That time has come to pass, and our collection of SSD reviews is proof. Back in March (2008) we tested the lightning-fast MemoRight GT SSD which finally put the Western Digital Raptor in its place... to the tune of almost $2000. But since that time Benchmark Reviews has tested several SSDs which outperform HDDs. The struggle to finally replace the Hard Disk as the primary drive is getting much closer to victory.

According to a Q1 2008 report by the semiconductor market research firm iSuppli, the SSD market will grow at an annualized average of 124 percent during the four-year period from 2008 until 2012. iSuppli now projects SSD sales to increase by an additional 35 percent in 2009 over what it projected last year, 51 percent more in 2010, and 89 percent more in 2011, and continue to show dramatic increases in subsequent years.

Benchmark Reviews recently published an article that detailed Solid State Drive (SSD) Benchmark Performance Testing. The research and discussion that went into this article changed the way we new test SSD products. Our previous perceptions of the technology were lost on one critically important difference: the wear leveling algorithm that makes data a moving target. Without conclusive linear bandwidth testing, our previous performance results were rough estimates at best. This review is the second to use a new testing methodology, and also introduces real-world performance into the results.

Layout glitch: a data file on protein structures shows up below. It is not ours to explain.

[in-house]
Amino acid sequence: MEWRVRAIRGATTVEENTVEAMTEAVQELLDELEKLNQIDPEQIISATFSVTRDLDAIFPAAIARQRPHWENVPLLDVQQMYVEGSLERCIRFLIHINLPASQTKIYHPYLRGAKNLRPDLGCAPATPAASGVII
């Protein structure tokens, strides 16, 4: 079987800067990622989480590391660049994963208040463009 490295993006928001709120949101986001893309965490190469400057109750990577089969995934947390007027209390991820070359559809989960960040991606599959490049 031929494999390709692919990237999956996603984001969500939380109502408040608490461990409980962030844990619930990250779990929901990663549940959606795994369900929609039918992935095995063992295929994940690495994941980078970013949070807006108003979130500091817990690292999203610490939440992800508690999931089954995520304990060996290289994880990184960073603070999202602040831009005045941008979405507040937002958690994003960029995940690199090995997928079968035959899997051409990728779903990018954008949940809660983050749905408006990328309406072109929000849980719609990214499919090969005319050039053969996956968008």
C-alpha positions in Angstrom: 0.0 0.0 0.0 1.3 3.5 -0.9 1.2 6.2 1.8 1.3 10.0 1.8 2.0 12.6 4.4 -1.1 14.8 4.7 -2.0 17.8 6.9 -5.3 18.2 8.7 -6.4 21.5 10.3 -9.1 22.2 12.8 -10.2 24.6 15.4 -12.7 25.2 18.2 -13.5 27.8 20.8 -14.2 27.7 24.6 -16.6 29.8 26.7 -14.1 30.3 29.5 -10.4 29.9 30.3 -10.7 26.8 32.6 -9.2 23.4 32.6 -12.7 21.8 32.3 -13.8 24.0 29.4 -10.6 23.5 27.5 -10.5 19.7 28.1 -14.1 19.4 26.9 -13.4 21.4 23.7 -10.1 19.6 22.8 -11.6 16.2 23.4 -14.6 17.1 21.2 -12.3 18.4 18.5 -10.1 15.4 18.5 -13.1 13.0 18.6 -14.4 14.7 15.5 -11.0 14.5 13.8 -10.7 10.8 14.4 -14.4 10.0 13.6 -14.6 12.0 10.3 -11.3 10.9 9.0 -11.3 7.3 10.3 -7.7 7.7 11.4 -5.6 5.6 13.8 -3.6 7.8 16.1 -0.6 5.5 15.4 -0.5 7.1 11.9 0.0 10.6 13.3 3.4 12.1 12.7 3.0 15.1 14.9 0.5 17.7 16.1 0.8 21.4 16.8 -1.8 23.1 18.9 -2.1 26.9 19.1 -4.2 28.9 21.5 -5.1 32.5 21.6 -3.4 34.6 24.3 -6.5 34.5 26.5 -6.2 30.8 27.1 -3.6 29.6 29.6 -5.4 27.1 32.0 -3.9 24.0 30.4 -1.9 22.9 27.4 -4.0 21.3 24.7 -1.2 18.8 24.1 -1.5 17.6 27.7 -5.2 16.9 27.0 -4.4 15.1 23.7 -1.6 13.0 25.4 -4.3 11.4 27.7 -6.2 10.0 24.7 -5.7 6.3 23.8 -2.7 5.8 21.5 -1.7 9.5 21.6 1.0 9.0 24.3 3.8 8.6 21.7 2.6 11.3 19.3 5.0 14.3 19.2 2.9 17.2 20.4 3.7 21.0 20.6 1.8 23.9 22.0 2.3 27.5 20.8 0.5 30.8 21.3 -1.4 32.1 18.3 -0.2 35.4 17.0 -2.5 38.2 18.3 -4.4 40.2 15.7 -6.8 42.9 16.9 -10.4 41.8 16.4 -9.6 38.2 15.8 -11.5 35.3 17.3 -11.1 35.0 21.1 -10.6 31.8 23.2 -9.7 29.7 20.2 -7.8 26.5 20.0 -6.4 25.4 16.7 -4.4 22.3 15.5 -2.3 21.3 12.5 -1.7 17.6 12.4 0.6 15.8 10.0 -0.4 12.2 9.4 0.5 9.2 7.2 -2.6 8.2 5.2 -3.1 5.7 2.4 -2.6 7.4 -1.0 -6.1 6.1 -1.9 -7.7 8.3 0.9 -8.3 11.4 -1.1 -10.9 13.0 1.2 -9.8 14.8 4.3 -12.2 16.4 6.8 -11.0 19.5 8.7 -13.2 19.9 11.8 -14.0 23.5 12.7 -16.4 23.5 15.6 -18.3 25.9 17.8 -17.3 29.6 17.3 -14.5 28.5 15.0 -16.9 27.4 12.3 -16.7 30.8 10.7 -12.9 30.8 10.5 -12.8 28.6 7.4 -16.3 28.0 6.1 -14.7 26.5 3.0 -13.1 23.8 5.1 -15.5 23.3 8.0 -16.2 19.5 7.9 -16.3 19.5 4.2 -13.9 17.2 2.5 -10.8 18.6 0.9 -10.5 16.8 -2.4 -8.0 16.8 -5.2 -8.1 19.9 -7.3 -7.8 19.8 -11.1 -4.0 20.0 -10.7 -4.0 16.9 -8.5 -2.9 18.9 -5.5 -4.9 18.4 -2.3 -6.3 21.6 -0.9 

About the Company: Intel

Intel Corporation is the world's largest semiconductor company founded by semiconductor pioneers Robert Noyce and Gordon Moore, and widely associated with the executive leadership and vision of Andrew Grove, Intel combines advanced chip design capability with a leading-edge manufacturing capability. Originally known primarily to engineers and technologists, Intel's successful "Intel Inside" advertising campaign of the 1990s made it and its Pentium processor household names.

Intel pushes the boundaries of innovation so our work can make people's lives more exciting, fulfilling, and manageable. And our work never stops. We never stop looking for the next leap ahead-in technology, education, culture, manufacturing, and social responsibility. And we never stop striving to deliver solutions with greater benefits for everyone. Intel is making PCs more accessible and affordable through innovative PC purchase programs. Through public and private collaboration, Intel has worked closely with government and industry leaders to develop more than 200 programs in 60 countries. With the onslaught of wireless broadband communication technologies like WiMAX, Wi-Fi, and 3G and wireline ADSL and cable, Intel in collaboration with local governments is connecting more people in more places than ever before-no matter how remote.

Intel is committed to improving education on a global scale. With an ongoing focus on students and teachers, we're making an impact with technology solutions that support the development of 21st Century skills, including digital literacy, problem solving, and critical thinking. As citizens use the Internet, the need to create localized content is the key. Intel-sponsored programs provide localized content and services to connect technologies to villages, suburbs, and cities around the world to deliver access to community information, education, and healthcare.